- Family & Health,
- Health care,
- Maryland General Assembly,
- Montgomery County,
- Prince George's County,
- Marylanders could soon be paying more to drink. (Photo: Associated Press)
For several years now, health care advocates in Maryland have pushed a tax increase on alcohol as the solution to the state's budget woes. This year's version, dubbed by its supporters as the 'dime a drink' bill, has more sponsors than ever before. Even powerful State Senate President Mike Miller, who earlier dismissed such legislation as "nonsense," has conceded some type of alcohol tax increase is going to pass this year.
At a rally last week, the executives of Maryland’s two largest counties — Montgomery County Executive Ike Leggett and Prince George’s County Executive Rushern Baker — rallied in support of the tax, pushing it as a modest burden that could help their counties' precarious fiscal situations.
"That's a modest increase, and for those who drink modestly throughout the state of Maryland, it will mean about $10 to your drink bill for the rest of the year," Leggett said, according to WTOP.
The actual cost of the proposed tax increase to the average consumer is contested. Retailers and restaurants have charged that the true increase would be much higher, 700 percent or more, depending on the drink.
A Leggett spokesman referenced statistics provided by Maryland Citizens' Health Initiative, one of the leading groups pushing the alcohol tax. A fact sheet put out by the group says the costs for moderate drinkers will be $10.83 a year. A staffer there referred us to Johns Hopkins public health professor David Jernigan, who helped them with policy research and has studied alcohol taxes nationwide.
Jernigan says the $10.83 figure was based on the Centers for Disease Control and Prevention's standard for low-risk drinking. On their website, the CDC references the Agriculture Department’s Dietary Guidelines for Americans, which recommends no more than one drink a day for women and no more than two drinks a day for men as a standard of moderation. Assuming each average man or woman drinks the maximum, the proposed tax would cost $73 a year for men and $36.50 a year for women.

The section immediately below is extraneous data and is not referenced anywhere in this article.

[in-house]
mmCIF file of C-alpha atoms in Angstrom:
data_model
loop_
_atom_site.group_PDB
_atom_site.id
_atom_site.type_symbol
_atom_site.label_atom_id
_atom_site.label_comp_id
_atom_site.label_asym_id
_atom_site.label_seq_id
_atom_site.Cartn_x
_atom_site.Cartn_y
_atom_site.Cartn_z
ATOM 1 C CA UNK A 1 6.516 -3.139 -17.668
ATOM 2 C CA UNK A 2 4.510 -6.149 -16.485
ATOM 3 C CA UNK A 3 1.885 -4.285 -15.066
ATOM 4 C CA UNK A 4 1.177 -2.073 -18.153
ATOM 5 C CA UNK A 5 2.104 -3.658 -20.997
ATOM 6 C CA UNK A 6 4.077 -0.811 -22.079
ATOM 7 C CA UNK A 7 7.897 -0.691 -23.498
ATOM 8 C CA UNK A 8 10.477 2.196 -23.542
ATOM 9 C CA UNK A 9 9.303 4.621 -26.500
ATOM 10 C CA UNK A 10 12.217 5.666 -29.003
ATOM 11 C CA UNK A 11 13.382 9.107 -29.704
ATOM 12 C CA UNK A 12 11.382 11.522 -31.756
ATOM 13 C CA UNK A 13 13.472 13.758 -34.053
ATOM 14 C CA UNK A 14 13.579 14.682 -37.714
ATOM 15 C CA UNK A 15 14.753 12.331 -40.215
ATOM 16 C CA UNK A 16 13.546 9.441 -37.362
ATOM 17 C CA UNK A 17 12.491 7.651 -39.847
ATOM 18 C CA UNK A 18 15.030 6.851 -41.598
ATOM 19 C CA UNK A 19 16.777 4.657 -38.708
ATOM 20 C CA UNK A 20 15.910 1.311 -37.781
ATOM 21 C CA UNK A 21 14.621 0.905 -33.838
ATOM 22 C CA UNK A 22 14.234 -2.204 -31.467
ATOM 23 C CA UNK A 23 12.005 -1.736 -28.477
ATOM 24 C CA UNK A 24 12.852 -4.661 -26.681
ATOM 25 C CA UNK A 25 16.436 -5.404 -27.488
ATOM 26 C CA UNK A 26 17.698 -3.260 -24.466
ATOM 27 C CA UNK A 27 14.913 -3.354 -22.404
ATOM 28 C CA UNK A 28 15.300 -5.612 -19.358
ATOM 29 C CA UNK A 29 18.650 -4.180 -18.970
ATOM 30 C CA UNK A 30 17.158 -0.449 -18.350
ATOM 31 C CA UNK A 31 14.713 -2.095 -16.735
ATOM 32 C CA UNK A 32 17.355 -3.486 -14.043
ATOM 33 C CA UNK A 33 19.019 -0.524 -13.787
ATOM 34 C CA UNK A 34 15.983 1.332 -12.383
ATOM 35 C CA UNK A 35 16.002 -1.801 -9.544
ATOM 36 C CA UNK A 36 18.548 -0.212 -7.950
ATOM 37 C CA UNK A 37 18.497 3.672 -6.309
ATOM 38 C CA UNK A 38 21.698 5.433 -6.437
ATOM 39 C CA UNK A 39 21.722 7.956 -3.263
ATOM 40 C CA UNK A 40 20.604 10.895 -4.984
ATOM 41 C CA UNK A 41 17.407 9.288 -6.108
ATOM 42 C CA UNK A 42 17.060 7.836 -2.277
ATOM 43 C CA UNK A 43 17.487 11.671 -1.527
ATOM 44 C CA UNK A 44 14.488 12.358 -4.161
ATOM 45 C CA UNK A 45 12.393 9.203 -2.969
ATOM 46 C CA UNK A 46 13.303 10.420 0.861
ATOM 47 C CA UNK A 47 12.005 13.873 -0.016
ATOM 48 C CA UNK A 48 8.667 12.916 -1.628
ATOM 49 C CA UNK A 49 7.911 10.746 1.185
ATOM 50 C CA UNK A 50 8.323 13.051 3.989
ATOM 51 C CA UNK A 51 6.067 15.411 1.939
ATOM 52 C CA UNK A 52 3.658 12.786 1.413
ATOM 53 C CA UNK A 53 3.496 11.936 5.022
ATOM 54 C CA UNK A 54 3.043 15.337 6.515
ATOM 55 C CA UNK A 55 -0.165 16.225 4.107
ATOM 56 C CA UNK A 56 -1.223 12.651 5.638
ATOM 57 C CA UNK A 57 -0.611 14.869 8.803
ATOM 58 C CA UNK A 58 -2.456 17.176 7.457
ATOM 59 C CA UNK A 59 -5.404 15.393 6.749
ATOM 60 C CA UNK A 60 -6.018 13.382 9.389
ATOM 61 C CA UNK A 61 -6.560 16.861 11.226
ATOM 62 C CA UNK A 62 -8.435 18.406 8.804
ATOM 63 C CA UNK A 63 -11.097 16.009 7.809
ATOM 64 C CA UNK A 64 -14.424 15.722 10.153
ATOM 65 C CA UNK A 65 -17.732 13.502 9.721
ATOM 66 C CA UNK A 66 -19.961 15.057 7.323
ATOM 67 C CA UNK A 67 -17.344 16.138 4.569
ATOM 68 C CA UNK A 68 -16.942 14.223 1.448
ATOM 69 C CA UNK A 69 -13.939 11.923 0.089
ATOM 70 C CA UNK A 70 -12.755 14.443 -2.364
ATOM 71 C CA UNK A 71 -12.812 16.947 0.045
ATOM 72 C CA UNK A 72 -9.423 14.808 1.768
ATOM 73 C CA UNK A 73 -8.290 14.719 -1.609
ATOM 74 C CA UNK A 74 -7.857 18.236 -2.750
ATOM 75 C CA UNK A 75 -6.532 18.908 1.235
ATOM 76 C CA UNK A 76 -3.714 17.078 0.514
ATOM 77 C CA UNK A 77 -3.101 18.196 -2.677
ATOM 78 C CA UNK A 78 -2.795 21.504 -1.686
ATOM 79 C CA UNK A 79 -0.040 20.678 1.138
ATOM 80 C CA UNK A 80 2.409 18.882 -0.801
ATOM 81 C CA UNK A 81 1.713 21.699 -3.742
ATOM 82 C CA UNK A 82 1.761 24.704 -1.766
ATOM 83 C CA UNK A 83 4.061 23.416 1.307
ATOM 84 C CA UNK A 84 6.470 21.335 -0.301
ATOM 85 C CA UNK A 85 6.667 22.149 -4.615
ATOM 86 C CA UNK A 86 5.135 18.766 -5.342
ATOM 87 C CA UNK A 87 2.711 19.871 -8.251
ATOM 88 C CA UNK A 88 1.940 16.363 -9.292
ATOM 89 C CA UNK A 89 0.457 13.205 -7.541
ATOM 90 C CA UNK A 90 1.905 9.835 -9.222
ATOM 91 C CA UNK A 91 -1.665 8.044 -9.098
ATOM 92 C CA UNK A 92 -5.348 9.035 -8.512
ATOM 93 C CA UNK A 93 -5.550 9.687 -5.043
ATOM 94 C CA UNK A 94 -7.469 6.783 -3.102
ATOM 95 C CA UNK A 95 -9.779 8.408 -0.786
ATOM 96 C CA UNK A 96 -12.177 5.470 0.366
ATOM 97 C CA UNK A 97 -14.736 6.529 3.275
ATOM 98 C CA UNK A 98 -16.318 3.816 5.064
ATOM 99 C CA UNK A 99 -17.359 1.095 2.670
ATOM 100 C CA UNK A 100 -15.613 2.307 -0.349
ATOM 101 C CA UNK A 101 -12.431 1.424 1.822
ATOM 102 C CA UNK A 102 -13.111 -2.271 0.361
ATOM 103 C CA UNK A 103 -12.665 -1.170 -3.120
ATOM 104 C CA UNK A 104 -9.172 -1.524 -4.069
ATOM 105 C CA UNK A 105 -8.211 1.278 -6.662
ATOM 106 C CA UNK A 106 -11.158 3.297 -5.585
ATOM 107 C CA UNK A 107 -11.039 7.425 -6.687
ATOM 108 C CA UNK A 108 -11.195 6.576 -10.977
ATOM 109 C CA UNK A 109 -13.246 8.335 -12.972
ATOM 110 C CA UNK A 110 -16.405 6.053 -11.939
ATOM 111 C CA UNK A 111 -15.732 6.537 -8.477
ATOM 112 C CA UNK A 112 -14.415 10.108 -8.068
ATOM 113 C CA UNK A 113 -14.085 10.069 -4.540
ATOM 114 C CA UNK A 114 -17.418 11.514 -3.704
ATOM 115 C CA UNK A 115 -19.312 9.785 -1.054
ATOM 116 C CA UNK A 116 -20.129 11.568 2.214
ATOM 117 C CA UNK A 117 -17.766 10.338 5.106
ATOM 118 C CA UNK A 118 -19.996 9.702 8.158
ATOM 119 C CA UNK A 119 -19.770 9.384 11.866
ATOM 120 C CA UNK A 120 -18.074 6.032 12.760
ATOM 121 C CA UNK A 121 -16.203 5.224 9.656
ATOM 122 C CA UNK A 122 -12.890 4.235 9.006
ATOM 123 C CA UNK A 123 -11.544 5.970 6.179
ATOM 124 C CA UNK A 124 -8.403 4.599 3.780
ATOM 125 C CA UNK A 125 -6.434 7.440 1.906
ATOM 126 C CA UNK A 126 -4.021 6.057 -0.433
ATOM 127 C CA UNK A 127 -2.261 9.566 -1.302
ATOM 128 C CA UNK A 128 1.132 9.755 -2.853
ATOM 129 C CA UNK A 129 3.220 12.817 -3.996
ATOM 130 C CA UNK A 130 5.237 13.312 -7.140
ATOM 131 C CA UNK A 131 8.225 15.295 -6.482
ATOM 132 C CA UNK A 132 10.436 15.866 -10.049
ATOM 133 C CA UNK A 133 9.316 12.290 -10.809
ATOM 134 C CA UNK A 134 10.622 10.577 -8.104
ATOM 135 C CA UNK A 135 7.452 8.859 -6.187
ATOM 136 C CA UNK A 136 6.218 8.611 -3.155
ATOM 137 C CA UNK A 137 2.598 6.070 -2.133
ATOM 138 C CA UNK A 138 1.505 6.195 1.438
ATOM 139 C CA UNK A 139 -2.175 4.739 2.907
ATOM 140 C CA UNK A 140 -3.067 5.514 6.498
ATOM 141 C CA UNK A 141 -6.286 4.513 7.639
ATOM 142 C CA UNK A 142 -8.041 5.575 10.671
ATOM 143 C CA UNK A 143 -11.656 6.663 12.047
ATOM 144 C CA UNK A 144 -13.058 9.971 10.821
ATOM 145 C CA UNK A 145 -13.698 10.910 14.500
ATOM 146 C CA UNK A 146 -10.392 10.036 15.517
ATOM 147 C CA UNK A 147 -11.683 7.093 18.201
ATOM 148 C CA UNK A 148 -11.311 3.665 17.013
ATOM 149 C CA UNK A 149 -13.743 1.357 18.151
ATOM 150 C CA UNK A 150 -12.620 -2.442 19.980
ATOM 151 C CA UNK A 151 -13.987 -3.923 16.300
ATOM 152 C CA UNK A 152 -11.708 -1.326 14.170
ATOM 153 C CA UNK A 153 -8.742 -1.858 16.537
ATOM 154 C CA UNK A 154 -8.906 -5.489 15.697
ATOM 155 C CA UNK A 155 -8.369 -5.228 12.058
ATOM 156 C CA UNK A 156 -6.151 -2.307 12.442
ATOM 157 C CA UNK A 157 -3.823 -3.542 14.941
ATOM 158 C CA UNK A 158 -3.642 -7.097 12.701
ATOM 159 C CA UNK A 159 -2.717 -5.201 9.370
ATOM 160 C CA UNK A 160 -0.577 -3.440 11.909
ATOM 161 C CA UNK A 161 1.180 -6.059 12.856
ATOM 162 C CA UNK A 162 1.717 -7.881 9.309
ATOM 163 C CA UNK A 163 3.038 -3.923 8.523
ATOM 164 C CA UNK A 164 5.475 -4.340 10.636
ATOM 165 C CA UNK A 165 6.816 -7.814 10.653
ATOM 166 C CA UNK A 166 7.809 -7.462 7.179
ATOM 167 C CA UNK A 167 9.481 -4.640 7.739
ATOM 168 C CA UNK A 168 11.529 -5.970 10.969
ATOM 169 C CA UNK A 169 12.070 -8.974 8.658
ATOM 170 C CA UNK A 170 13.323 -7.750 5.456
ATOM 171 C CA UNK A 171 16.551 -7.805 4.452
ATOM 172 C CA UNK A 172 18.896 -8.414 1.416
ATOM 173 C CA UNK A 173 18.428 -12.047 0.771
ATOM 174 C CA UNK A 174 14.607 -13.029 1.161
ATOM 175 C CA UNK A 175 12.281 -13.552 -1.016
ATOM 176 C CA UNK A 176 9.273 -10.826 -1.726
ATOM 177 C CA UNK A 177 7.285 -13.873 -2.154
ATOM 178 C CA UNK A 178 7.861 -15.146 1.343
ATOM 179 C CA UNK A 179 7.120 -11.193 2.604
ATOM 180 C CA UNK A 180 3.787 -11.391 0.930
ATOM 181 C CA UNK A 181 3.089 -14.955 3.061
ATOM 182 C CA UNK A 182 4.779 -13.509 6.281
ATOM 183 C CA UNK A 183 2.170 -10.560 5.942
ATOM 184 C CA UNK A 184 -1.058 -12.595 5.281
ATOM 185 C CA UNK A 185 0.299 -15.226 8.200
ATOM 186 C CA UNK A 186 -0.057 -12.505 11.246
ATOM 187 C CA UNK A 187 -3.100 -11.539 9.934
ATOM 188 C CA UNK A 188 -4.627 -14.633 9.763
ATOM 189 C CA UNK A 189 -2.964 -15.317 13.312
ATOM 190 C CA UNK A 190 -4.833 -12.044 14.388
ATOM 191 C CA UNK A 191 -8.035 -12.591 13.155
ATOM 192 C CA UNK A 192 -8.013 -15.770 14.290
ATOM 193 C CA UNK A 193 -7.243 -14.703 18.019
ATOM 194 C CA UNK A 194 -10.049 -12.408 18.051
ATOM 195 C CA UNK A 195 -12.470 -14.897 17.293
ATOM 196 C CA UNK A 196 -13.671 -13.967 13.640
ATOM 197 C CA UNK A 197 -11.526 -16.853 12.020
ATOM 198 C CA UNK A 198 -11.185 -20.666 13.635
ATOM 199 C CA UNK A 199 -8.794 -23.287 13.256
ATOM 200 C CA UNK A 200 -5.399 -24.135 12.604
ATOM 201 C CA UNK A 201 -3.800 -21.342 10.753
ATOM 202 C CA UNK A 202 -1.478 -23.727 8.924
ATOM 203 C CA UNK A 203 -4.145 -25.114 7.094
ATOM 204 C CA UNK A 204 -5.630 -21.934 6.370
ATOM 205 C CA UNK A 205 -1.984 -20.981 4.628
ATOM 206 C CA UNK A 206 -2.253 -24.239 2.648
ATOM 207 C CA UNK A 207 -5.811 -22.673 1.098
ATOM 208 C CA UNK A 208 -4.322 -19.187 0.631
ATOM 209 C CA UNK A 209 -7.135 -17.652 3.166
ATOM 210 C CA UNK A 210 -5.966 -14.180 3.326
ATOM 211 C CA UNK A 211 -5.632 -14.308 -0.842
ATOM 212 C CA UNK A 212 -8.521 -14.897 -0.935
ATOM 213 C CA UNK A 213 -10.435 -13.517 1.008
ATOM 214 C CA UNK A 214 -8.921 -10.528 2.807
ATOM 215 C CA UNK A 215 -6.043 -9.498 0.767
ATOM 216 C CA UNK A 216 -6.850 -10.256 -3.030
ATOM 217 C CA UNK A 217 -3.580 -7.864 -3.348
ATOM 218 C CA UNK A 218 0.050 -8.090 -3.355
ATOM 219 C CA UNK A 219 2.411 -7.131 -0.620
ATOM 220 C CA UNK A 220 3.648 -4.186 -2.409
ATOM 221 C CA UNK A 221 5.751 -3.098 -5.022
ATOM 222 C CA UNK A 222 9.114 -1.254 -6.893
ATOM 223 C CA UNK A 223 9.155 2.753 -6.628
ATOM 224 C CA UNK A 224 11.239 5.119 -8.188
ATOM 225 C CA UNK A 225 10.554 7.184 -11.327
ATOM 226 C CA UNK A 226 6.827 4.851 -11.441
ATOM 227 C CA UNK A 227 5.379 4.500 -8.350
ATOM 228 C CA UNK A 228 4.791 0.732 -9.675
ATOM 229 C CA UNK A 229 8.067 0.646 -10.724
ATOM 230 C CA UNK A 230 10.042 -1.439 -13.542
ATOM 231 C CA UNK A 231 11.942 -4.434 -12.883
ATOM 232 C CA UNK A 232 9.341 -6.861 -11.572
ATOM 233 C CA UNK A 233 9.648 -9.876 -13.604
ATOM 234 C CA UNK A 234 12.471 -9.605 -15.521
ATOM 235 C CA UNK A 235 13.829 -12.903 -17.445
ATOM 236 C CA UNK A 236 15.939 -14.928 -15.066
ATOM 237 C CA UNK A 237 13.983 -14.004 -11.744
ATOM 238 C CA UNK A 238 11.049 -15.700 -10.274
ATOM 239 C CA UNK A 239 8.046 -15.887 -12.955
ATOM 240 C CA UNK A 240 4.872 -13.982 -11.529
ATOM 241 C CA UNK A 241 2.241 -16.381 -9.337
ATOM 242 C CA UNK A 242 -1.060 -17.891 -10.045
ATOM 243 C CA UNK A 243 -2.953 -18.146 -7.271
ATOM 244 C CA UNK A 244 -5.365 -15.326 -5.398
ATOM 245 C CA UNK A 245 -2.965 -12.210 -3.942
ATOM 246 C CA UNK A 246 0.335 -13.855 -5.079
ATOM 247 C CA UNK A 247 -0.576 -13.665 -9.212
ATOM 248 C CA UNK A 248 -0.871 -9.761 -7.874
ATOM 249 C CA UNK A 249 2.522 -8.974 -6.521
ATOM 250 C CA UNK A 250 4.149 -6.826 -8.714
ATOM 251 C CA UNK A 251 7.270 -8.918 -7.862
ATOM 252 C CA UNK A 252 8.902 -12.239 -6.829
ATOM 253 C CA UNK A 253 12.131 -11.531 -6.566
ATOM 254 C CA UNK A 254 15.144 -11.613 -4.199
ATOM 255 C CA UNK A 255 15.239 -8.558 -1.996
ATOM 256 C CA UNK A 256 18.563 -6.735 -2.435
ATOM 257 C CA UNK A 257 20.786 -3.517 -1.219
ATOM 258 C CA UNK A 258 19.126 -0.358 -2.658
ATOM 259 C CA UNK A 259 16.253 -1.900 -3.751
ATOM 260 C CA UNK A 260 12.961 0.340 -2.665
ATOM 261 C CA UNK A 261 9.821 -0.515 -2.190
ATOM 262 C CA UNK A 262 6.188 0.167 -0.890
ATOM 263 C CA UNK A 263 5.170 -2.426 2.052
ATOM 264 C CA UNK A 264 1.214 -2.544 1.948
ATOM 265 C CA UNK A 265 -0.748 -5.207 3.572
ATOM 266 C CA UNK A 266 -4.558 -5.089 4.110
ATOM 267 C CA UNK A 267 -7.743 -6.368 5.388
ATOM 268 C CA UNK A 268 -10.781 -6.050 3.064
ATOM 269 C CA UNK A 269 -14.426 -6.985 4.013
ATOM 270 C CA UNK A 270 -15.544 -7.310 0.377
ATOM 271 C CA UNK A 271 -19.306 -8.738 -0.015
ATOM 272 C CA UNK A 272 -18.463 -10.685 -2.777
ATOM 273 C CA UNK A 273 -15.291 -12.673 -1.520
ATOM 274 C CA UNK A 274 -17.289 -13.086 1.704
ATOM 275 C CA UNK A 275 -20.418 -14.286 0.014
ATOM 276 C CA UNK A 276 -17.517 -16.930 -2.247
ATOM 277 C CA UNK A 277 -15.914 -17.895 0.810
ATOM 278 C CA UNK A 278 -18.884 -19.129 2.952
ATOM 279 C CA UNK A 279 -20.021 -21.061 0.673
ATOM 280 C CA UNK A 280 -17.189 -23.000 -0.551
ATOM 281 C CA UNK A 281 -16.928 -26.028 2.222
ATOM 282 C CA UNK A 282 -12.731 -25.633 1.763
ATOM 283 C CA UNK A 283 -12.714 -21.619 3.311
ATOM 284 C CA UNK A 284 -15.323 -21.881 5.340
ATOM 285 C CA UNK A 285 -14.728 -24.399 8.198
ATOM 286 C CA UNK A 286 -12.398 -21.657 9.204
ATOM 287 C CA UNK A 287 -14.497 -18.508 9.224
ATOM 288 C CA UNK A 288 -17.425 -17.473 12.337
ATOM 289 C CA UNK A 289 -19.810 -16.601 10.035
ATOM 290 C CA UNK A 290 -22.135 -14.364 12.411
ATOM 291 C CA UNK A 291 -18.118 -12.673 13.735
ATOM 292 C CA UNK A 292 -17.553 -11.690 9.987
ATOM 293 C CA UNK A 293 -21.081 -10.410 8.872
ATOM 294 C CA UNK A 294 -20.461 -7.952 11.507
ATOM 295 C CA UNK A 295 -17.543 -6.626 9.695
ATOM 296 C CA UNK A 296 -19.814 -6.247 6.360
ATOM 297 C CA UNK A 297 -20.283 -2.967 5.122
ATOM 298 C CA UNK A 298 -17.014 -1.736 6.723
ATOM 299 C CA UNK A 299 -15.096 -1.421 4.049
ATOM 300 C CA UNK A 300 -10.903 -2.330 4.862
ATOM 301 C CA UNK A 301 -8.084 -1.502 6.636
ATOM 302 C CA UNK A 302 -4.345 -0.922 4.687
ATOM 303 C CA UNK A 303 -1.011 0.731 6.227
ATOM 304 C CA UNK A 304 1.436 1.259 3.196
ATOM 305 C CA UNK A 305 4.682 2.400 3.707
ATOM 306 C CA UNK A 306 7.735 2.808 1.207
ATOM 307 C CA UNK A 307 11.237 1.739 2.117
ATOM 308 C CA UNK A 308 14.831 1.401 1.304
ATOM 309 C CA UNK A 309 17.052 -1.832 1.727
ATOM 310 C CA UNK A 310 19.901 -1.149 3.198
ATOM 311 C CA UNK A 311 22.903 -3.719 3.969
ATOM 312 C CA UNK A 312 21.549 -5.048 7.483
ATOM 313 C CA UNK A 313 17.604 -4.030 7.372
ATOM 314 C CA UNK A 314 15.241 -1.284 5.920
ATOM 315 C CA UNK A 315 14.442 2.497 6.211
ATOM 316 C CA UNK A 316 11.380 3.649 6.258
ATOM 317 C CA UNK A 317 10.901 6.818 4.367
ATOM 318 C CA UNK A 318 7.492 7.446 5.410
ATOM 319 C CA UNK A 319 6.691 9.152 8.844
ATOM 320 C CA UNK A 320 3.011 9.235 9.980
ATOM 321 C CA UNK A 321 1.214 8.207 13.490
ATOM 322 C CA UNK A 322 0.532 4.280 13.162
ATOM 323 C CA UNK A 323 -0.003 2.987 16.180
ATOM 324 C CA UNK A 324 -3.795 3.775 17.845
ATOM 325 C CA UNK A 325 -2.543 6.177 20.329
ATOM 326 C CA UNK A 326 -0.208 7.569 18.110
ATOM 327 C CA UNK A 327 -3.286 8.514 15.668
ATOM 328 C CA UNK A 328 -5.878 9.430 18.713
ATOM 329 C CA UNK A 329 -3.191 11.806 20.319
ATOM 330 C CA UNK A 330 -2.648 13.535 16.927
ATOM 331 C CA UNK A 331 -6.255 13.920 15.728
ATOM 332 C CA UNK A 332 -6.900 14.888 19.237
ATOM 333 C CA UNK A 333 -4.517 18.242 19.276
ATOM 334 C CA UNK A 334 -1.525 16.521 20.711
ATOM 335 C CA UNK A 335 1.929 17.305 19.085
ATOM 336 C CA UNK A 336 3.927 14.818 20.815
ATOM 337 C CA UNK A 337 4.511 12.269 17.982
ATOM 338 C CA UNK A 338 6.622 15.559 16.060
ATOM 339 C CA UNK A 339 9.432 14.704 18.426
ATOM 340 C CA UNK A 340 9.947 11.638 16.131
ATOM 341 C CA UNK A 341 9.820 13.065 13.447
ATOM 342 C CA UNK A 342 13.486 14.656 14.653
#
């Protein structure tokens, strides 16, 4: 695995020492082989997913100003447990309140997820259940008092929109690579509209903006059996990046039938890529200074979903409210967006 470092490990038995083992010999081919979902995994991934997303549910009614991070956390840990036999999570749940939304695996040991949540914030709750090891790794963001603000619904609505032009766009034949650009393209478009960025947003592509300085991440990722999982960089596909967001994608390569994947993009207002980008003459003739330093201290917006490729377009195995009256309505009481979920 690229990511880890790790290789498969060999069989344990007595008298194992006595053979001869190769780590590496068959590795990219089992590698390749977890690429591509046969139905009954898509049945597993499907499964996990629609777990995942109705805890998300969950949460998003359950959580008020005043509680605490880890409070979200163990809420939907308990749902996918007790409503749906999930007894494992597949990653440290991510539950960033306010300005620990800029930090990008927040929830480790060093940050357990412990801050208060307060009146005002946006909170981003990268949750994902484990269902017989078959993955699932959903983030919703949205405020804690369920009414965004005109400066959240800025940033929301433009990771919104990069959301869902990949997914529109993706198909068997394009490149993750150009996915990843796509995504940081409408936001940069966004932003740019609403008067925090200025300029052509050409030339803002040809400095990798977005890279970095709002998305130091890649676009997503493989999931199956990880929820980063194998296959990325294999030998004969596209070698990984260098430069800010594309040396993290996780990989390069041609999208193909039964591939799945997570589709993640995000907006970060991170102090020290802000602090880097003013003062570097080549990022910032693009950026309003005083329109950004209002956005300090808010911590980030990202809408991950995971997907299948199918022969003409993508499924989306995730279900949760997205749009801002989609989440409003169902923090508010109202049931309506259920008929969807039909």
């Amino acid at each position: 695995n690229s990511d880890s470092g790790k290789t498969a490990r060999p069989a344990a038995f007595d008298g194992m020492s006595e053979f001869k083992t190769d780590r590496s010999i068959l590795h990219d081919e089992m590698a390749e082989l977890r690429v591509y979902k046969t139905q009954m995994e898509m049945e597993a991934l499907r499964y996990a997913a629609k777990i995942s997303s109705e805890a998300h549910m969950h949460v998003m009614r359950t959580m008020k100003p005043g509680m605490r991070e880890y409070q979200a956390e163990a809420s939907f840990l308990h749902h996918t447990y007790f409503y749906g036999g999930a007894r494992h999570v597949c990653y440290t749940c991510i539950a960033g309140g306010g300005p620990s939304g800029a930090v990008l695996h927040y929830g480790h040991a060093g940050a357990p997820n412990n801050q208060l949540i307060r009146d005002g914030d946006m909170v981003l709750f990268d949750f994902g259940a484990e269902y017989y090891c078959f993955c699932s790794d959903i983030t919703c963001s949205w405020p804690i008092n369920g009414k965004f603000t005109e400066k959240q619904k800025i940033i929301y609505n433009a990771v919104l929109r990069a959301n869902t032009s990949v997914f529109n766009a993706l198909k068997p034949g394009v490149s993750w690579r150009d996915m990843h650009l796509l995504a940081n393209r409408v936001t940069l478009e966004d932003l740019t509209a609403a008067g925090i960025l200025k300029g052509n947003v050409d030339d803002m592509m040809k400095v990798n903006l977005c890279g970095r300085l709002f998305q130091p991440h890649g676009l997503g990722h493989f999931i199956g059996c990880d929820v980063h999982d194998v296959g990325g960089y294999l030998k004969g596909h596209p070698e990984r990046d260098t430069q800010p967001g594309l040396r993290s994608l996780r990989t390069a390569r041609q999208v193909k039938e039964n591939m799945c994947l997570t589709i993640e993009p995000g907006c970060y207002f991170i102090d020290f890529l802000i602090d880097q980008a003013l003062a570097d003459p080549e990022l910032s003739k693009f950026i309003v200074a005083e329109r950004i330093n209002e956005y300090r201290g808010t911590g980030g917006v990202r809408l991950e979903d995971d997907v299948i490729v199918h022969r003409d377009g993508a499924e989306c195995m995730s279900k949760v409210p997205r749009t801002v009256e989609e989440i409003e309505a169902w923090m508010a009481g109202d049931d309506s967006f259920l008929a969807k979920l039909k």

That’s obviously much higher than $10.83 for either gender. But as Tim Naimi, a professor at the Boston University School of Medicine and former CDC official explained, that's the upper bound for low-risk drinkers. Most people don’t drink all seven days of the week, and plenty of men may only have one drink a day.
According to a different CDC report, 31 percent of Marylanders would fall into the low-risk, $10 category. Another 44 percent don’t drink at all. The remaining quarter are high-risk or binge drinkers. Jernigan estimates heavy drinkers would pay an average of an additional $158 per year.
So even Jernigan concedes some Maryland drinkers would see a dramatic increase in the price of alcohol. But, he argues, that's only because the current rates are so low. The legislation would increase the tax "from $1.50 to $10.03 per gallon for distilled spirits, from 40 cents to $2.96 per gallon for wine, and from 9 cents to $1.16 per gallon for beer." Those are increases of 569 percent, 640 percent and 1,189 percent, respectively. And the current rates are so low because they haven't been hiked in decades. Maryland hasn’t increased the tax on beer and wine since the 1970s, and hasn’t increased it on spirits since the 1950s.
"If you pay your son a penny a week, then you increase it to a dime, your son's not going go around saying he got a 1,000 percent increase in his allowance," Jernigan said.
Leggett was citing an advocacy group's numbers, but their study was backed up by official government statistics. His portrayal of the relatively low cost of the alcohol tax for modest drinkers earns an Honest Abe.